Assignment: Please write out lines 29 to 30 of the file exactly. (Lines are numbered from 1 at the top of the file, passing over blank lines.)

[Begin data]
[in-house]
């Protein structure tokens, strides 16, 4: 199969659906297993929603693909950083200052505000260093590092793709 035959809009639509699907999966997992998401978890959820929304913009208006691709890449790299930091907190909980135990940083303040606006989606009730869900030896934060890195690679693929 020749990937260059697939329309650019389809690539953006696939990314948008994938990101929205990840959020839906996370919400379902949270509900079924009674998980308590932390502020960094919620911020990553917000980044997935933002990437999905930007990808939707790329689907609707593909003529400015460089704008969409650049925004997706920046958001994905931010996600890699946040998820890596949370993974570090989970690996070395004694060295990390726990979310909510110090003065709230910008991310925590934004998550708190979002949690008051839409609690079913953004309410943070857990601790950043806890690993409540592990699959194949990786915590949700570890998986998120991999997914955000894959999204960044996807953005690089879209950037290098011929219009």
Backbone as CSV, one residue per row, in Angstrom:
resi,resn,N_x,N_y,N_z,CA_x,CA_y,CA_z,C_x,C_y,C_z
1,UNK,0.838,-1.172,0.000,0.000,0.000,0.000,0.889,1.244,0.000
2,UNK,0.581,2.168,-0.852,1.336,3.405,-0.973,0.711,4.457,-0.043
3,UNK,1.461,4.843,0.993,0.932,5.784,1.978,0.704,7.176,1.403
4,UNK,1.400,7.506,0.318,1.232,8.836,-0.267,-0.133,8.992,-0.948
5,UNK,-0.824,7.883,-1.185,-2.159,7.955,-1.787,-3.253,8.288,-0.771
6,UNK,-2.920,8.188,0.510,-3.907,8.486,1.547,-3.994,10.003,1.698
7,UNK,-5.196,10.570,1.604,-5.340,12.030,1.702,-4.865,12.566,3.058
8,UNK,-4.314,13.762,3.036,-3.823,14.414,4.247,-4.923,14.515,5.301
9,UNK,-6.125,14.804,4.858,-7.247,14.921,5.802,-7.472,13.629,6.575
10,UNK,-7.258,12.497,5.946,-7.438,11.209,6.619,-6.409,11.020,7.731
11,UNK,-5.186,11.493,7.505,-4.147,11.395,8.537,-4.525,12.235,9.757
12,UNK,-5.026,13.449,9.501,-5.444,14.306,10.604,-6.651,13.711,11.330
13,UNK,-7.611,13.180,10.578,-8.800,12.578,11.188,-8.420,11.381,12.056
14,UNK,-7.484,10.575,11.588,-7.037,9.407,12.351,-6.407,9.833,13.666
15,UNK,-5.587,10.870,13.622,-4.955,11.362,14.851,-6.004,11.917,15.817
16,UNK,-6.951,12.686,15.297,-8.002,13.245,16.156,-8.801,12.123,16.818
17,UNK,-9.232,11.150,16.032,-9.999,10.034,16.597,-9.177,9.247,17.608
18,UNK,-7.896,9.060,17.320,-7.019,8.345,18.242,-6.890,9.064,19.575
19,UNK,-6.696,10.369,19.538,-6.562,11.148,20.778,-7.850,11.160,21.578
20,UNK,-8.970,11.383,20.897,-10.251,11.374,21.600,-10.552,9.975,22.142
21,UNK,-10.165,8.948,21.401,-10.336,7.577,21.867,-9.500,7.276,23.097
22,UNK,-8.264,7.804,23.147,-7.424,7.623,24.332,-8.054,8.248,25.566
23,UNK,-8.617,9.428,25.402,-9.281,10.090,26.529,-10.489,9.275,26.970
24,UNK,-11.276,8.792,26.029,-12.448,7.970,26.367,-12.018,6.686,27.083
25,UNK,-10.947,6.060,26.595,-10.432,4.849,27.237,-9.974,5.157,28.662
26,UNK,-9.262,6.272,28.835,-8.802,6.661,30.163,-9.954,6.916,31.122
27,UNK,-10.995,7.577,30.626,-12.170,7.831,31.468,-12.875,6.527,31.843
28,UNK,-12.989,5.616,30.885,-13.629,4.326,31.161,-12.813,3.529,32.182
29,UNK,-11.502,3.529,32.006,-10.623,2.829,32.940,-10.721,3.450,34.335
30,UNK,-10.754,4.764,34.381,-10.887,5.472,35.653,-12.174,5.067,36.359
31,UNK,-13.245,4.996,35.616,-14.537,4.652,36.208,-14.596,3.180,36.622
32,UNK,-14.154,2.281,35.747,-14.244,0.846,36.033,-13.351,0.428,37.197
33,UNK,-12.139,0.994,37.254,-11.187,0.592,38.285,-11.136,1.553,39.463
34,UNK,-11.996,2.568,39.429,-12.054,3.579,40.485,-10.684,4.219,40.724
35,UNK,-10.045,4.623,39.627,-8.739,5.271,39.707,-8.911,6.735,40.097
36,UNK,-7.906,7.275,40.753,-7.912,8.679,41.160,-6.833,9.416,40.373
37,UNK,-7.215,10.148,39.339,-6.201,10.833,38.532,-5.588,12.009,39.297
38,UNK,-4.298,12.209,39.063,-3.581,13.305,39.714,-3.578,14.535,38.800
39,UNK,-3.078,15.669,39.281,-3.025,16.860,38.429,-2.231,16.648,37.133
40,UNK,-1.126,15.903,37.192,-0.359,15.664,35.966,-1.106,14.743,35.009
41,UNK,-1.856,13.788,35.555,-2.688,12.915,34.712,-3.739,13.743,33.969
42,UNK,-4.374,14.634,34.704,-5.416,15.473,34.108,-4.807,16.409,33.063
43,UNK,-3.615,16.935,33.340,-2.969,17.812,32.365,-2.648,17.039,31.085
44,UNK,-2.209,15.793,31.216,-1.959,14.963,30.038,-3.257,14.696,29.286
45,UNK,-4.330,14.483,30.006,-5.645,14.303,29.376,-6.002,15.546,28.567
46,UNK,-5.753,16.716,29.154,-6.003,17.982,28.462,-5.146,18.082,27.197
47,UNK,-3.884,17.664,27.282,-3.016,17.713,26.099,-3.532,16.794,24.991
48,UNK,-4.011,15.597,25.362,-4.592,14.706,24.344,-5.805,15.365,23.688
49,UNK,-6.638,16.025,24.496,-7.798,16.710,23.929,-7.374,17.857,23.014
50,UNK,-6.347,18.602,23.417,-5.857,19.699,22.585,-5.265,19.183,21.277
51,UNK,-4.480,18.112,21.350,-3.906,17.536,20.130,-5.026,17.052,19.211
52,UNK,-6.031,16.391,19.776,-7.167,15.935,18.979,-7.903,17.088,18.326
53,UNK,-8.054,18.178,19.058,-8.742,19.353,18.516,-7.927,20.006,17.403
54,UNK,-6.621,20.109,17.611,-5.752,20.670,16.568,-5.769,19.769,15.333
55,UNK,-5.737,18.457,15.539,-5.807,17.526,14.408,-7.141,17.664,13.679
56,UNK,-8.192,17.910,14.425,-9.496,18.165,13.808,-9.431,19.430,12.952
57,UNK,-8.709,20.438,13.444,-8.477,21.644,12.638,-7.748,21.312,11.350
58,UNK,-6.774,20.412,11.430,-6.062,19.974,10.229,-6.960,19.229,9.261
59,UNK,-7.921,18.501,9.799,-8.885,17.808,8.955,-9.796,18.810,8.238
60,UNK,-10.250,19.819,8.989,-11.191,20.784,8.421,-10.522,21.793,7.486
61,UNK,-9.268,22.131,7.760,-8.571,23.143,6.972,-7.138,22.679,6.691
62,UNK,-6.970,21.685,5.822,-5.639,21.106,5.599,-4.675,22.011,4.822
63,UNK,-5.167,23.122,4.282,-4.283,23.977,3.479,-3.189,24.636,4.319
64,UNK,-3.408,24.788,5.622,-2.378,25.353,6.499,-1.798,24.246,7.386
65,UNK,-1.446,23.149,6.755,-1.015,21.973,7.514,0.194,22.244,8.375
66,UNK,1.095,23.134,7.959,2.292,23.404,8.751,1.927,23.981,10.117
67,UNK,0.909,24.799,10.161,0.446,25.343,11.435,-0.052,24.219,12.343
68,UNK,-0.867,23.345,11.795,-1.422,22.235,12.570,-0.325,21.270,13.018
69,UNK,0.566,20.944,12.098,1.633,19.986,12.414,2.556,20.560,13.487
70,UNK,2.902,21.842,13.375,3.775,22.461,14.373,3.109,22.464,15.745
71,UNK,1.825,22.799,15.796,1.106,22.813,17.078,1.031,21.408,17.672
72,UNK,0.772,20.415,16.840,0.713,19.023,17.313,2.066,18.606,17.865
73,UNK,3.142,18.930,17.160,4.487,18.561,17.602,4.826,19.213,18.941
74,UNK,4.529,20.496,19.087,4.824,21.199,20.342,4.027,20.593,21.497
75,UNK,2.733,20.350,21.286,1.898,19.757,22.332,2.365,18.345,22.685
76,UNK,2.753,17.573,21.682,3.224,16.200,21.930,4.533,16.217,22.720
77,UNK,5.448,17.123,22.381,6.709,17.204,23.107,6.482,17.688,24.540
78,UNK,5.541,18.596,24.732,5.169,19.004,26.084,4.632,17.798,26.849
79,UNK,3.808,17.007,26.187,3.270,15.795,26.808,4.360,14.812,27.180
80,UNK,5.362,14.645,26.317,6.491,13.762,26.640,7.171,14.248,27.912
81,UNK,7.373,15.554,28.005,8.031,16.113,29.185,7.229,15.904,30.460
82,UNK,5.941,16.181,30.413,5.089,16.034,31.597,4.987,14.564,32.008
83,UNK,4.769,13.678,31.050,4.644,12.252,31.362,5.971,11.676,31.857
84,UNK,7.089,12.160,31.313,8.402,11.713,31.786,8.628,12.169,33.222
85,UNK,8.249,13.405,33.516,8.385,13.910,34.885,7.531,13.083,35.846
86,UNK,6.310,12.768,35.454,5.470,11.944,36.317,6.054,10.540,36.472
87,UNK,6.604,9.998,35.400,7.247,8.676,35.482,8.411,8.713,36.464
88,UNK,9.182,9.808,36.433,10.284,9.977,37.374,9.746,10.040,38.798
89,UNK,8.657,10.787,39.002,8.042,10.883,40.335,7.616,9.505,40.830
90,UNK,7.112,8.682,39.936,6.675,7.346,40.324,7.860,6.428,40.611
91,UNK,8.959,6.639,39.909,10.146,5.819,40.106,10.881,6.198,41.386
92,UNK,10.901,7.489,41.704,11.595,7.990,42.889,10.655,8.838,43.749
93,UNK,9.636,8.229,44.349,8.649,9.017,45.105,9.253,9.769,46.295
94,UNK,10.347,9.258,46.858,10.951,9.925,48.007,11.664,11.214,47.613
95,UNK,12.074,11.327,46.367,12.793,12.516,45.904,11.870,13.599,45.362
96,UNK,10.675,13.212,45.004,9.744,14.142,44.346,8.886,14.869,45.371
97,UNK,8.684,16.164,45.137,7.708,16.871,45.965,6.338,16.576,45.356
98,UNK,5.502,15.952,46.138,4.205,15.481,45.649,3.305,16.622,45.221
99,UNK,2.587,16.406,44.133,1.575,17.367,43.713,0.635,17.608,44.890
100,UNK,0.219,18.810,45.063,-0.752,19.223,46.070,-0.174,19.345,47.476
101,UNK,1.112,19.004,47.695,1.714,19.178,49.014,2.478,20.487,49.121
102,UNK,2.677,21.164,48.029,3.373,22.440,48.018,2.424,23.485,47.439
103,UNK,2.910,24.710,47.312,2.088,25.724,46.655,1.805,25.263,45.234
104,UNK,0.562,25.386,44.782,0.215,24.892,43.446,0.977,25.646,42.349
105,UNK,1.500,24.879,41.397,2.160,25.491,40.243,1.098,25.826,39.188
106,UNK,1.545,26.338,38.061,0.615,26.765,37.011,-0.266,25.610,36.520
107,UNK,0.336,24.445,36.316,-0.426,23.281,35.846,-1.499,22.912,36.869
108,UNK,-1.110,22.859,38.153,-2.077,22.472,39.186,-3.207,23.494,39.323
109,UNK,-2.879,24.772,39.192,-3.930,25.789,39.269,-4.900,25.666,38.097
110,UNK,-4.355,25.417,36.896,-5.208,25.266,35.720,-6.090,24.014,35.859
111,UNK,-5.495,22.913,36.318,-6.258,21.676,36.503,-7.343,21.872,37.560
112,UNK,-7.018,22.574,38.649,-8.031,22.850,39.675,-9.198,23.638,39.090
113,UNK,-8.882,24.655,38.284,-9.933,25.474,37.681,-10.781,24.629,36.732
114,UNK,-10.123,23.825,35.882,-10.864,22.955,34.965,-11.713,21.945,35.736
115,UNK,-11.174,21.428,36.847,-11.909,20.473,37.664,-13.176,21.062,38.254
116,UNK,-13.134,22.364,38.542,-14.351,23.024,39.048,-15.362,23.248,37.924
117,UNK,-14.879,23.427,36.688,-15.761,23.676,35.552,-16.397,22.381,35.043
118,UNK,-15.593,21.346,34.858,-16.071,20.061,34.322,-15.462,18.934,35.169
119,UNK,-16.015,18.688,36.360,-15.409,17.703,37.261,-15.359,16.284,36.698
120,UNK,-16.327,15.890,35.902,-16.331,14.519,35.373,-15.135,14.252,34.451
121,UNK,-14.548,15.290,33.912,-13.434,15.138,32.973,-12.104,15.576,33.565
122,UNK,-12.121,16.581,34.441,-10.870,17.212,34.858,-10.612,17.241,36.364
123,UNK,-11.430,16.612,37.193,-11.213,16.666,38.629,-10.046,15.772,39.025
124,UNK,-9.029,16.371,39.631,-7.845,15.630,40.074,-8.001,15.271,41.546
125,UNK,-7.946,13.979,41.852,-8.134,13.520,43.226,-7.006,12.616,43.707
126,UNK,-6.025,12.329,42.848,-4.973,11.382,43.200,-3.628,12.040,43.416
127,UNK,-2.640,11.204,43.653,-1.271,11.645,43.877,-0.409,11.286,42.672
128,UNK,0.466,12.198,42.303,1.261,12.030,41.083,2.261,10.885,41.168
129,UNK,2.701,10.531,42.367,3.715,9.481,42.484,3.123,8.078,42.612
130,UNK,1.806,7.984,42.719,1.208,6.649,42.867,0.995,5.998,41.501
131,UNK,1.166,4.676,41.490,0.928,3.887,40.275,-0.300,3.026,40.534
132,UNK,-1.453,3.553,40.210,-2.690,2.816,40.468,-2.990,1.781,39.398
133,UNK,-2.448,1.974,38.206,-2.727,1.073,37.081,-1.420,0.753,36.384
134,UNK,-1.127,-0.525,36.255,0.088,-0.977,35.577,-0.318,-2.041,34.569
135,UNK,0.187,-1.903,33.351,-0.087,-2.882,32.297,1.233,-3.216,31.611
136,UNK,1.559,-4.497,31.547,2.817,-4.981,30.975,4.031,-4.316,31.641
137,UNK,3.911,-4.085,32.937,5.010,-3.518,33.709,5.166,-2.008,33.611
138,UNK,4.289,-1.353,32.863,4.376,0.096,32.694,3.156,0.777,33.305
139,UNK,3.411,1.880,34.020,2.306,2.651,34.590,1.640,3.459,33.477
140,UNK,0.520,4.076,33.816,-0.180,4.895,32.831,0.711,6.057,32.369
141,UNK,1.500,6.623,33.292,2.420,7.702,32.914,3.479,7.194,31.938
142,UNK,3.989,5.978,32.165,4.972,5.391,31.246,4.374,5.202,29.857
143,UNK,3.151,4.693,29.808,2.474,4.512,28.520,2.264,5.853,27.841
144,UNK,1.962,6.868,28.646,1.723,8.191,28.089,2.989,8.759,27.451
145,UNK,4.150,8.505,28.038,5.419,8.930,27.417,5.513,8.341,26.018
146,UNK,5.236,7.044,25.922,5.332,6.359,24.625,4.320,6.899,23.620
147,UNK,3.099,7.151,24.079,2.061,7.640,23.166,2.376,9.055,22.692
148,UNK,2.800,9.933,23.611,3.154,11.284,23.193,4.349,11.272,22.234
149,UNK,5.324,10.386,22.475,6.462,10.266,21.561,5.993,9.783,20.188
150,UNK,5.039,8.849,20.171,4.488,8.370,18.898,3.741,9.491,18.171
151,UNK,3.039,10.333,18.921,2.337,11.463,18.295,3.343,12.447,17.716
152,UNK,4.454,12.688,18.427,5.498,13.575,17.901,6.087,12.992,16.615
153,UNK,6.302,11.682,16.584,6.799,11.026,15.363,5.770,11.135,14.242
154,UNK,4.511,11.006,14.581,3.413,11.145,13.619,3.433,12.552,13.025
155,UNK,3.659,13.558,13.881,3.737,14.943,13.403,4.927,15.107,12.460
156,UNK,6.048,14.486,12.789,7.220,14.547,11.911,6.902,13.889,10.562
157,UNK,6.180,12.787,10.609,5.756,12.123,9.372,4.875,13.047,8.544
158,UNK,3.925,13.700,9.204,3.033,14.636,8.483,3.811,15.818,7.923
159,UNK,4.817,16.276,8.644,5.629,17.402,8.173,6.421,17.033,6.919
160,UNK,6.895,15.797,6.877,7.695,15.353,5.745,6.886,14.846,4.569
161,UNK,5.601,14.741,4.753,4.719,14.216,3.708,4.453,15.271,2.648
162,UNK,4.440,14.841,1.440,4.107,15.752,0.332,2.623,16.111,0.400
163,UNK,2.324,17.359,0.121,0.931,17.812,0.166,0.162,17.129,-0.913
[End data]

25,UNK,-10.947,6.060,26.595,-10.432,4.849,27.237,-9.974,5.157,28.662
26,UNK,-9.262,6.272,28.835,-8.802,6.661,30.163,-9.954,6.916,31.122